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Marc Chagall

(1887 – 1985)

Marc Chagall

Chagall is one of the most famous artists in France in the 20th century. His work has characteristics of surrealism and neo-primitivism.

Chagall was born on 7 July 1887 in Russia, in a Jewish family. He was brought up in the peace and tenderness of his mother, who taught him to read and to love the Bible and people. Vitebsk remained in Chagall’s imagination as the naive paradise of childhood, and the painter represented it in many paintings, in his youth and also later.

[…] If we are looking for an artist among the painters of the 20th century who is also and above all a poet, who always places the reasons of the heart before those of logic and intelligence, we will find Marc Chagall. The religion of the Hasidic Jews, that of Chagall’s ancestors, teaches that the smallest entity in nature conceals a spark of mystical fire, a direct emanation of the divinity. This pantheistic conception of the world constitutes the beginnings of Chagall’s art […]. This multi-faceted love will illuminate and nourish all of Chagall’s art: his attachment to Vitebsk, his birthplace, and the fabulous world of his childhood […]; in 1910 when he went to Paris, he developed a passion for Paris that ignited explosive fires and sumptuous garlands of images and colours in the paintings inspired by this second homeland.

Paris helped him to shape his culture. Chagall contacted other Russian-speaking artists and writers, including Blaise Cendrars. He became close to the poet and art critic Guillaume Apollinaire.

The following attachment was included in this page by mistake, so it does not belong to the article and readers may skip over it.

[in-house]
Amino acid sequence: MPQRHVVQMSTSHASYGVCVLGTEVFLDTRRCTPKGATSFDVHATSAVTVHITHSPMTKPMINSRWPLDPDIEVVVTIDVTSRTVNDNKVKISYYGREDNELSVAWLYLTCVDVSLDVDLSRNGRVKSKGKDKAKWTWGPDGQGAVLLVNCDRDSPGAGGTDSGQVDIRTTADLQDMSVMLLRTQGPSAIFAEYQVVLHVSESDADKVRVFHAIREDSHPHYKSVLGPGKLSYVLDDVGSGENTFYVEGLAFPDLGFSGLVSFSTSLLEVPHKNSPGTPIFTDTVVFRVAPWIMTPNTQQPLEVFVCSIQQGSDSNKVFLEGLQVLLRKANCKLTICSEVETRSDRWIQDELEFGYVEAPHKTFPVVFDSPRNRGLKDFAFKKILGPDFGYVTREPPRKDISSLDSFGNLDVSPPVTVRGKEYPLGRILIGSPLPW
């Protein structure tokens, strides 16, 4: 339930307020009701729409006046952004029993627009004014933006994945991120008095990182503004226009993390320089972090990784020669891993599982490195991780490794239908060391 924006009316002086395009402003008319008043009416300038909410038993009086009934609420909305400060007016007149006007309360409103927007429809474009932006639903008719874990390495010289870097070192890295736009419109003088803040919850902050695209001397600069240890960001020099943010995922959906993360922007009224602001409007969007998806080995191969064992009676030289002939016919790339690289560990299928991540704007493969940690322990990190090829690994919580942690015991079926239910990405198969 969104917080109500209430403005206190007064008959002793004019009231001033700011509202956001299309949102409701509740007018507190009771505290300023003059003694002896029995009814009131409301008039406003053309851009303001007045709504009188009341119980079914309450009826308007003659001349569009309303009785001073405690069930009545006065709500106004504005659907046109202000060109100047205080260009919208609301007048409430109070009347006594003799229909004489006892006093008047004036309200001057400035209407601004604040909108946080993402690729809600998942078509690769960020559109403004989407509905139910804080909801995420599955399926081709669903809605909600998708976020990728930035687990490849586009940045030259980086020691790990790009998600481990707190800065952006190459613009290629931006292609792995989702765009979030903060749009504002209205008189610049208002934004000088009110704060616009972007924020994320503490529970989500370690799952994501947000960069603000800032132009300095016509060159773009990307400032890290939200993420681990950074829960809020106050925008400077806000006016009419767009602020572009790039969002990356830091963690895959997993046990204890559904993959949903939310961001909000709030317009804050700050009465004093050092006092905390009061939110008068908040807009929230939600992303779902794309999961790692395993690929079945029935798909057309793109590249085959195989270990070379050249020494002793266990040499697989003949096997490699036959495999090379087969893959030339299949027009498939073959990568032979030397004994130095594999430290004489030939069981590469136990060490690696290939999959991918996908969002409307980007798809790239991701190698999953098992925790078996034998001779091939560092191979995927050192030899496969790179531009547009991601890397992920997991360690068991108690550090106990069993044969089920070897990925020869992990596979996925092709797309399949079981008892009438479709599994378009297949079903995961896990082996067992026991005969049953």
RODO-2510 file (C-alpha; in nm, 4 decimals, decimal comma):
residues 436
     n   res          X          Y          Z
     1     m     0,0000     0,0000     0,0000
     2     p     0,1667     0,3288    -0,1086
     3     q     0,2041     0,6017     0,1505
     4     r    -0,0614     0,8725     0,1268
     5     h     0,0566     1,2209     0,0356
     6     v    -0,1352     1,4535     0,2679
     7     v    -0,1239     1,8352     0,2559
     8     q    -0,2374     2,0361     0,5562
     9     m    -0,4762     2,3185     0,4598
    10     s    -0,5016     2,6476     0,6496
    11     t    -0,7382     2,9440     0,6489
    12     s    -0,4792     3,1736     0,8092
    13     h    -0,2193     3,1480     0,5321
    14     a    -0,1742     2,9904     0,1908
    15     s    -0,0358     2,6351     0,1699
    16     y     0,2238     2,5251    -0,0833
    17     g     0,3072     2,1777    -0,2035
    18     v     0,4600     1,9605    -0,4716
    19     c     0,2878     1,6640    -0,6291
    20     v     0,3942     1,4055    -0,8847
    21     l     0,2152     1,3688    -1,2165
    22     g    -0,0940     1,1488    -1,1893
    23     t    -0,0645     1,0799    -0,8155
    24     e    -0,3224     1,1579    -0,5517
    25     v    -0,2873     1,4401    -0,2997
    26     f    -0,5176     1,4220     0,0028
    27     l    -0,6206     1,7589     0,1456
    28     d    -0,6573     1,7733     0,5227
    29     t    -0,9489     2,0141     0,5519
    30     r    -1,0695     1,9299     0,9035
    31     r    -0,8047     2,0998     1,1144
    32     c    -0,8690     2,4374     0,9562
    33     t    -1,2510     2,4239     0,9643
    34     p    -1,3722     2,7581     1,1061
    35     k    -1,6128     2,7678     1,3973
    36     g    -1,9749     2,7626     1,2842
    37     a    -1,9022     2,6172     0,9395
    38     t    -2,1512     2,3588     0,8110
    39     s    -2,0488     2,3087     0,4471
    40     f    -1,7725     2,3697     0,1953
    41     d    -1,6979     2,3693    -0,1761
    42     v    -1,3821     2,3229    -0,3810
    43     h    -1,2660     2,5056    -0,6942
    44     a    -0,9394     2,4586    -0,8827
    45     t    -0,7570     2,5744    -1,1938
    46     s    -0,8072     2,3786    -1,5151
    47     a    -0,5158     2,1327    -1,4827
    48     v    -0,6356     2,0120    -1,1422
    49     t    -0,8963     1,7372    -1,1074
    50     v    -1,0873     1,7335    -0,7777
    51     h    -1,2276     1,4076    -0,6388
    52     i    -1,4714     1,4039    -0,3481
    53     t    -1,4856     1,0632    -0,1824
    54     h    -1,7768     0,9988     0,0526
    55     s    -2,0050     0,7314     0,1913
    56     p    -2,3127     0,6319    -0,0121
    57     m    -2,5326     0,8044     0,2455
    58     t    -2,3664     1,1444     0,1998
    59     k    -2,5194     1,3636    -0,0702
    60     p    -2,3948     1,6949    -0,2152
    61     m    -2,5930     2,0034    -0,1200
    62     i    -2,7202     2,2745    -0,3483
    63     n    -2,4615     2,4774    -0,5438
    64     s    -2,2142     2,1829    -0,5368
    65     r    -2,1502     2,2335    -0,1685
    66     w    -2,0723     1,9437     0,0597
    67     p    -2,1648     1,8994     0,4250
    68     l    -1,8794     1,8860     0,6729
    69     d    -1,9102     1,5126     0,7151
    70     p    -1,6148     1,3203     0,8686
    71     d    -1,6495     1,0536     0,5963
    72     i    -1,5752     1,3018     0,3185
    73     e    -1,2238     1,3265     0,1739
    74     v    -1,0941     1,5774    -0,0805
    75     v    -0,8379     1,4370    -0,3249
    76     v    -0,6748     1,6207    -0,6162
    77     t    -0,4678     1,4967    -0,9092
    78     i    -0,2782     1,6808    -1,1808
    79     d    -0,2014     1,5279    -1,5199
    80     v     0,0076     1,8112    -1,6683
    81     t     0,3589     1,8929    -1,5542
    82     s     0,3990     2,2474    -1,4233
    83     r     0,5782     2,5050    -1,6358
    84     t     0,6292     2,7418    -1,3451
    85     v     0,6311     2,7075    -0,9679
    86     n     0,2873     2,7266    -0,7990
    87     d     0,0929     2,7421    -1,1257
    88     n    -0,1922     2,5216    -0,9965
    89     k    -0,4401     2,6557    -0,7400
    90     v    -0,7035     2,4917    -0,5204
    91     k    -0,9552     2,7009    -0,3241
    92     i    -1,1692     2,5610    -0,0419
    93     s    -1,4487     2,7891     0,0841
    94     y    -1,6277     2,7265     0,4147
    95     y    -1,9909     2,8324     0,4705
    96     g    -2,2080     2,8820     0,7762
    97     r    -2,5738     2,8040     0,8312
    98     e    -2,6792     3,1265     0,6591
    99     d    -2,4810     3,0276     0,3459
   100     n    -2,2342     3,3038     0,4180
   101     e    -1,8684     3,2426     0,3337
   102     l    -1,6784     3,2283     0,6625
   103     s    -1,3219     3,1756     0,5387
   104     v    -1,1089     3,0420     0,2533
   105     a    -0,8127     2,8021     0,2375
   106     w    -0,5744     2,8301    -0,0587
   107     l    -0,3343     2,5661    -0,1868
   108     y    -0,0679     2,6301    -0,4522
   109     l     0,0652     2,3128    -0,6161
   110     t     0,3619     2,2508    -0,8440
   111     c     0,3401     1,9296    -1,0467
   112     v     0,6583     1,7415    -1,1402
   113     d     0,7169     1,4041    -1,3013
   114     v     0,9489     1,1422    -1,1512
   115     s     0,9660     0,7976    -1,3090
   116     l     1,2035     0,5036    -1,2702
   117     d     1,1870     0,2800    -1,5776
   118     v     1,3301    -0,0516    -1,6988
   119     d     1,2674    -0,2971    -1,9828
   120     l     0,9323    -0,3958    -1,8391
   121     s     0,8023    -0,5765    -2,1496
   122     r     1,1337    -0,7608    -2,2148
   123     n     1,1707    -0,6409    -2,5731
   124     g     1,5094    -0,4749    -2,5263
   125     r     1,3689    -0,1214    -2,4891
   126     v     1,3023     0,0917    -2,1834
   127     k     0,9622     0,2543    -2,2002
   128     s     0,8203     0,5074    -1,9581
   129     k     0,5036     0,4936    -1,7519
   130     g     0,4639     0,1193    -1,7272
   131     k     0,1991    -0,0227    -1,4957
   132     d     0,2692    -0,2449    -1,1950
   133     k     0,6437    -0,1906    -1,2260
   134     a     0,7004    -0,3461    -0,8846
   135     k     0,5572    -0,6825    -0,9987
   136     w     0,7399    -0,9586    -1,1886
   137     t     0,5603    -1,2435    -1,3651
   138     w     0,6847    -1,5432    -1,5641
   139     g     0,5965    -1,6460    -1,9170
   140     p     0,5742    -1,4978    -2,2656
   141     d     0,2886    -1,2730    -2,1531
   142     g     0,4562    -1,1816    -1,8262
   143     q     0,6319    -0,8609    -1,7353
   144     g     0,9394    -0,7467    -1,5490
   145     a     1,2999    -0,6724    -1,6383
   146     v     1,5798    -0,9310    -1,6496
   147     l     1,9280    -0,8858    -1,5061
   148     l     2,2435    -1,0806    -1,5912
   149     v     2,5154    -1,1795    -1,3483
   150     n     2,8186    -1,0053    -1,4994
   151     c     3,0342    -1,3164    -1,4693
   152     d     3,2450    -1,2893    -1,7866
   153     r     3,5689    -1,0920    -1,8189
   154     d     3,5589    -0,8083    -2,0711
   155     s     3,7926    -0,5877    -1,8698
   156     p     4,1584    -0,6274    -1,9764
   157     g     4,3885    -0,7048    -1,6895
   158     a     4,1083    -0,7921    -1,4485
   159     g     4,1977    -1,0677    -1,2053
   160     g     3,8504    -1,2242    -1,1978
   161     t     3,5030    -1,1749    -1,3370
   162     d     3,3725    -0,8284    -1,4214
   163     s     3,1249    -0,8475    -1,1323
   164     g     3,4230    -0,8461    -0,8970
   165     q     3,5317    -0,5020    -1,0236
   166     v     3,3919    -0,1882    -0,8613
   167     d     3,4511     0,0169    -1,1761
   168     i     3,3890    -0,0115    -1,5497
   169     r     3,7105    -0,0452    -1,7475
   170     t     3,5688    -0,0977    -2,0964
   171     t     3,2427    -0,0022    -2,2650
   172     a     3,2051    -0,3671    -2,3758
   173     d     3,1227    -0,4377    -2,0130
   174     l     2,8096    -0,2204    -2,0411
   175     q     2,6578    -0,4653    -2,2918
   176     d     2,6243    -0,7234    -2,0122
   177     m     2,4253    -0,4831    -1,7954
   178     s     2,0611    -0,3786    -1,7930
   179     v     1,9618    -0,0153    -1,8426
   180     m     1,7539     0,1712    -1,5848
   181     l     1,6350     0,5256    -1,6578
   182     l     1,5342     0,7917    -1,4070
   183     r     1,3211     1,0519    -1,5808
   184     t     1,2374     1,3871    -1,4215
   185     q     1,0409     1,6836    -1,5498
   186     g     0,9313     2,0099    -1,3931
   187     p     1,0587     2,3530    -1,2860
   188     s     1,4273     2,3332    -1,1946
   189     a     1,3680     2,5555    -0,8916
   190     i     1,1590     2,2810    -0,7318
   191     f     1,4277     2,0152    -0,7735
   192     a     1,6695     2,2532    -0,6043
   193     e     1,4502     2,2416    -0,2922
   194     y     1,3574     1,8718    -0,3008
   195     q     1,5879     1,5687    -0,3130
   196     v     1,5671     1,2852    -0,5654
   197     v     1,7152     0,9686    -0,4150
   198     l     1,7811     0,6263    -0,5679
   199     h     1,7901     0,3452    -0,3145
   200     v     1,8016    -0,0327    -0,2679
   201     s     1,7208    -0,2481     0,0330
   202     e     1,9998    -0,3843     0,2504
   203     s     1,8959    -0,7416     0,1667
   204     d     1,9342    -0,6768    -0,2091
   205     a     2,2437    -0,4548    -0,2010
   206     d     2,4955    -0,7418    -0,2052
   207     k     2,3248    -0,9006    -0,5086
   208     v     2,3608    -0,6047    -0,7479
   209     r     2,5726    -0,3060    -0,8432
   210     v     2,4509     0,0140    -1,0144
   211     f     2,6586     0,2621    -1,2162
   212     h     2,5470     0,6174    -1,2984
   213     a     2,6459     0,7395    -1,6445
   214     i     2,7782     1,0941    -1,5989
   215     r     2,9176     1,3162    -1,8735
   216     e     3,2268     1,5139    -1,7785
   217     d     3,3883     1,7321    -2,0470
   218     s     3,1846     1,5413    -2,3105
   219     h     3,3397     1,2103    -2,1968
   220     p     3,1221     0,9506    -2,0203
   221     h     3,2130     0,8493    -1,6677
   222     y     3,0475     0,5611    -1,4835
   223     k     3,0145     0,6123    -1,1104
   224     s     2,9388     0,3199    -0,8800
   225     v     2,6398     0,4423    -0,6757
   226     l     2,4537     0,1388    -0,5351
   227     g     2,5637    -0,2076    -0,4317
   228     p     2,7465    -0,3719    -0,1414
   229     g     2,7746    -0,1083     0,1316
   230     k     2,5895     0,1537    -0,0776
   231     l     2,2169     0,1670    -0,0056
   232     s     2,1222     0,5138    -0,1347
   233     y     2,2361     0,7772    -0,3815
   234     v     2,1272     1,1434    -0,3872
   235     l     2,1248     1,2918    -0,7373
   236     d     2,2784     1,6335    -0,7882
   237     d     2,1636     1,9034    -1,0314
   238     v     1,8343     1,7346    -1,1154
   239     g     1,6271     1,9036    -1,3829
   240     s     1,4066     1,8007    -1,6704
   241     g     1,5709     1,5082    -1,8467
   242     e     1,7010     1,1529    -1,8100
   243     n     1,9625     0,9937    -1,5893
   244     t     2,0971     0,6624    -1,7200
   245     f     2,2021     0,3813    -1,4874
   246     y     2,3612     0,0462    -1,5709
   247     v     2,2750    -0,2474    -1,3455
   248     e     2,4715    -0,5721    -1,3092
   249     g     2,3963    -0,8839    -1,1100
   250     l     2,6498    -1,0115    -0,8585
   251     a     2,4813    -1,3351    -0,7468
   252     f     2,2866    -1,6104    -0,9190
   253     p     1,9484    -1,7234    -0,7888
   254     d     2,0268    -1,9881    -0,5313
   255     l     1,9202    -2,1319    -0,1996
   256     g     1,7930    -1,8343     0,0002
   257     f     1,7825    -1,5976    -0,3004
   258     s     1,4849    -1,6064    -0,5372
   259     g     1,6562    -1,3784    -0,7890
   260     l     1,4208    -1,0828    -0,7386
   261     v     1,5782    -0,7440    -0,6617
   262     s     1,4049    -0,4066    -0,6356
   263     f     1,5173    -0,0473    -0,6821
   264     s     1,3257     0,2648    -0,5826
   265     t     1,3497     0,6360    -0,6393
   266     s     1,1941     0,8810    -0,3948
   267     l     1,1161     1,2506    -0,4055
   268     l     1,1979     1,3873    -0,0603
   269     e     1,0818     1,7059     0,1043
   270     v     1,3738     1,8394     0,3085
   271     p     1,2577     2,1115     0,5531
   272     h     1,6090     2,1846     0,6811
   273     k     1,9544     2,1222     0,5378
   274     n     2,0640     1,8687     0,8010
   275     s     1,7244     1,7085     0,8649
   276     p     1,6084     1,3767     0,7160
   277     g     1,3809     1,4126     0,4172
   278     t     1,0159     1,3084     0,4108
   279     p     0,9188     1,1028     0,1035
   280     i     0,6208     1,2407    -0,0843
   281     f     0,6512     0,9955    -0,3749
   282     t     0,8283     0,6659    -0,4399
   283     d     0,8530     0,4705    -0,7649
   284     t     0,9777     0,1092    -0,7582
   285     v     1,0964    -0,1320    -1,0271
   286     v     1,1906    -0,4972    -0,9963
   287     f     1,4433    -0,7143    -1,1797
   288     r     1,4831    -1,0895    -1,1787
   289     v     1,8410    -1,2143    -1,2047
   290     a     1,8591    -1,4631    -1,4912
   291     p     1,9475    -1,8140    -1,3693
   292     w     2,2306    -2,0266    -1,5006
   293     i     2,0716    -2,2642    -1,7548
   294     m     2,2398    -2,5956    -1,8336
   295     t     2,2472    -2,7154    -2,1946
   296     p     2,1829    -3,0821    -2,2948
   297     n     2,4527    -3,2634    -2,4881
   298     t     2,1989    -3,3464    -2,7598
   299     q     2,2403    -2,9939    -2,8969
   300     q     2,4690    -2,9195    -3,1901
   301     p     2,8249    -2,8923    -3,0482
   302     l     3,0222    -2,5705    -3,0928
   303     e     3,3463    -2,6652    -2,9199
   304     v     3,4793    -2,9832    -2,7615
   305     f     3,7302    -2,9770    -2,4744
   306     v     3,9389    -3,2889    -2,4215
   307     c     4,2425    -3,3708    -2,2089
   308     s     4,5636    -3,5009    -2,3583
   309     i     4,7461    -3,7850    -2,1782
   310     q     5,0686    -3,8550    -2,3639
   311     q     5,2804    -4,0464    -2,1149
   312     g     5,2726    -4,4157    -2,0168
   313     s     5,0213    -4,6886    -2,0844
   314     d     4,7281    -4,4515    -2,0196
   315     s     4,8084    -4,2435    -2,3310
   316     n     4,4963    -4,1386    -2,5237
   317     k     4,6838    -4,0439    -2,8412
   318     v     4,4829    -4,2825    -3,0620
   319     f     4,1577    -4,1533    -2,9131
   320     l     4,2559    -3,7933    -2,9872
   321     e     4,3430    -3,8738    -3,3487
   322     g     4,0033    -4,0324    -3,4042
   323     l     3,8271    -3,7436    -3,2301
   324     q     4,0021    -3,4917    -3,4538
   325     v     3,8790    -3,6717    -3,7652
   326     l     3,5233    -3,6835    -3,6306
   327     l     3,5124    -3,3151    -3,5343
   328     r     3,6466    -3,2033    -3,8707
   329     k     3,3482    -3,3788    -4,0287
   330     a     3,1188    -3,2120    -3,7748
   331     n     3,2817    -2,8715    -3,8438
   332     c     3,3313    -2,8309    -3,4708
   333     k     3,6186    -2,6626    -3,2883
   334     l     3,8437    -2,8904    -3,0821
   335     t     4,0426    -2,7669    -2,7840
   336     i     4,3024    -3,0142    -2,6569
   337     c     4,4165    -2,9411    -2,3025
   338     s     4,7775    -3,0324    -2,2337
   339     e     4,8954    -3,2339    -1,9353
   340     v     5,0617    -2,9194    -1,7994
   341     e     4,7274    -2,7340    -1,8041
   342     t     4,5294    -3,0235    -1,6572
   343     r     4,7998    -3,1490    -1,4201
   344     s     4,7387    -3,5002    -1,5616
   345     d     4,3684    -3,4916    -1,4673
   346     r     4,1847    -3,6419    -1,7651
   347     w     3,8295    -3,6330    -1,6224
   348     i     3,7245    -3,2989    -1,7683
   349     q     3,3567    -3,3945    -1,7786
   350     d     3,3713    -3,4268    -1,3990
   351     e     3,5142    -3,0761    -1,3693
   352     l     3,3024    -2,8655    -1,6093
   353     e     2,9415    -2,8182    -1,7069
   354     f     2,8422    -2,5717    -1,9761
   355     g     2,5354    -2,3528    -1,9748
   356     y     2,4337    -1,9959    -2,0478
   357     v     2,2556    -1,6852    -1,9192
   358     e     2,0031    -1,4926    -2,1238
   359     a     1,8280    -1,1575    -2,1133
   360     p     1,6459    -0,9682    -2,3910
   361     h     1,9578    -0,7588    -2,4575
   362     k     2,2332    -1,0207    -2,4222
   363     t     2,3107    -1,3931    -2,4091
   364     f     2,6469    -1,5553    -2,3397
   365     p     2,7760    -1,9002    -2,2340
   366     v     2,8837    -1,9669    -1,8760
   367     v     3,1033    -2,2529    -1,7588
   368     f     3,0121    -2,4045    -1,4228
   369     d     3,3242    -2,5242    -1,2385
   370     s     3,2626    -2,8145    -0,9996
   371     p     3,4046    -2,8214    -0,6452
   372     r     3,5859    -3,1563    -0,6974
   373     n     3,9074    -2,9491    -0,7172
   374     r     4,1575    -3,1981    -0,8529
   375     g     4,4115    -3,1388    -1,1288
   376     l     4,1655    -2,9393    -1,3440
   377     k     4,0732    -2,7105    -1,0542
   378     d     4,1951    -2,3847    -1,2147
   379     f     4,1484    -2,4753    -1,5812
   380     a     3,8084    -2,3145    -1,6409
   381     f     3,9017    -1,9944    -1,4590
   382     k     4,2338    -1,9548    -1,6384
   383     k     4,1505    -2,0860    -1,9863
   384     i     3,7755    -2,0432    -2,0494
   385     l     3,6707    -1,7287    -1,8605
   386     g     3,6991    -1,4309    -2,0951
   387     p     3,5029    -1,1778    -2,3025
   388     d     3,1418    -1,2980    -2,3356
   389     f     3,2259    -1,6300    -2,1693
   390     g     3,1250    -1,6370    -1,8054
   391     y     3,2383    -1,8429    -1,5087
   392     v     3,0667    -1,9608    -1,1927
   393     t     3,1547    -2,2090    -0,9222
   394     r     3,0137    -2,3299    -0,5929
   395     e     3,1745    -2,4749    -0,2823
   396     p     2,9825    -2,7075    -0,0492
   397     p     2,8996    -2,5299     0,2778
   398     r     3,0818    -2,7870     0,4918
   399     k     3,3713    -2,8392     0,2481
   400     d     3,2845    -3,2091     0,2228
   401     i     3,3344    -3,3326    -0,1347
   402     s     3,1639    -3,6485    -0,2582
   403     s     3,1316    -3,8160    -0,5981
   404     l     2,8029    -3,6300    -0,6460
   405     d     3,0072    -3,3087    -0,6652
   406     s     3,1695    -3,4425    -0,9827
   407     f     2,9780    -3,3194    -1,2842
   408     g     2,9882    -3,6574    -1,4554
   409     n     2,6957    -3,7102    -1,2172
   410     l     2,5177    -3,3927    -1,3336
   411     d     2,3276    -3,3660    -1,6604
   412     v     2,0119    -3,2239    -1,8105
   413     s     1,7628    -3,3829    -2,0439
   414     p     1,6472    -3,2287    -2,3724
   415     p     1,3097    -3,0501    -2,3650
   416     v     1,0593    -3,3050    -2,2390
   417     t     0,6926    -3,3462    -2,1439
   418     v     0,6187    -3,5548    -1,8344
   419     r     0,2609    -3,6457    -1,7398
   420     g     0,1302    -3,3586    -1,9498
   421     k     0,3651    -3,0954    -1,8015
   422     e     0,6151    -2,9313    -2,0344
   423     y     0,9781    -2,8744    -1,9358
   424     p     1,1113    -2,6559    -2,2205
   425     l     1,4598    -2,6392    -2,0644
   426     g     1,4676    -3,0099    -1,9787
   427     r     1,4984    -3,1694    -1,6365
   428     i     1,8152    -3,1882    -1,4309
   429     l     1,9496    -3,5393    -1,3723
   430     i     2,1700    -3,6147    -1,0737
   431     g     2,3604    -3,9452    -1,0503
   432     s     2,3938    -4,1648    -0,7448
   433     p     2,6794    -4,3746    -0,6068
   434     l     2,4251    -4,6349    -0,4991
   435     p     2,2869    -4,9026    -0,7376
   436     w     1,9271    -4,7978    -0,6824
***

Chagall found and reunited the fragments of a vision that sprang from the innermost part of himself, and which he transcribed harmoniously onto canvas. It is a vision of the real, seen with the heart rather than with the eyes. The symbolism that seems to permeate Chagall’s painting is neither intended nor planned, but is the result and accentuation of the significant value of the images. Chagall simply tells how he sees and loves the world, what he remembers, what he accepts, what he senses. And the vitality of his vision, the effectiveness of his persuasion is such that the image is no longer contingent; it becomes part of a tight interplay of relationships, and becomes a symbol.

He returned to his native country in 1914, a stay that was longer than expected due to the Second World War. In 1915, he married Bella, the great love of his life. Among his most popular works is “Double Portrait with a Glass of Wine”, 1917-1918, in which Chagall celebrates his marriage to Bella in a dreamlike way. The painter portrays himself as a joyful acrobat in this painting with its violent colours, which convey a true hymn to joy and life. The couple seems to be flying over a city, Vitebsk, the painter’s birthplace. This canvas is one of the masterpieces painted by Chagall during the years of the Second World War. […]

Sources

Nahon, P. N. (2014). S.V. « Chagall, Marc (1887-1985) » in : Dictionnaire amoureux de l’art moderne et de l’art contemporain, vol. 1, Plon. [In French]

Wikipedia in French
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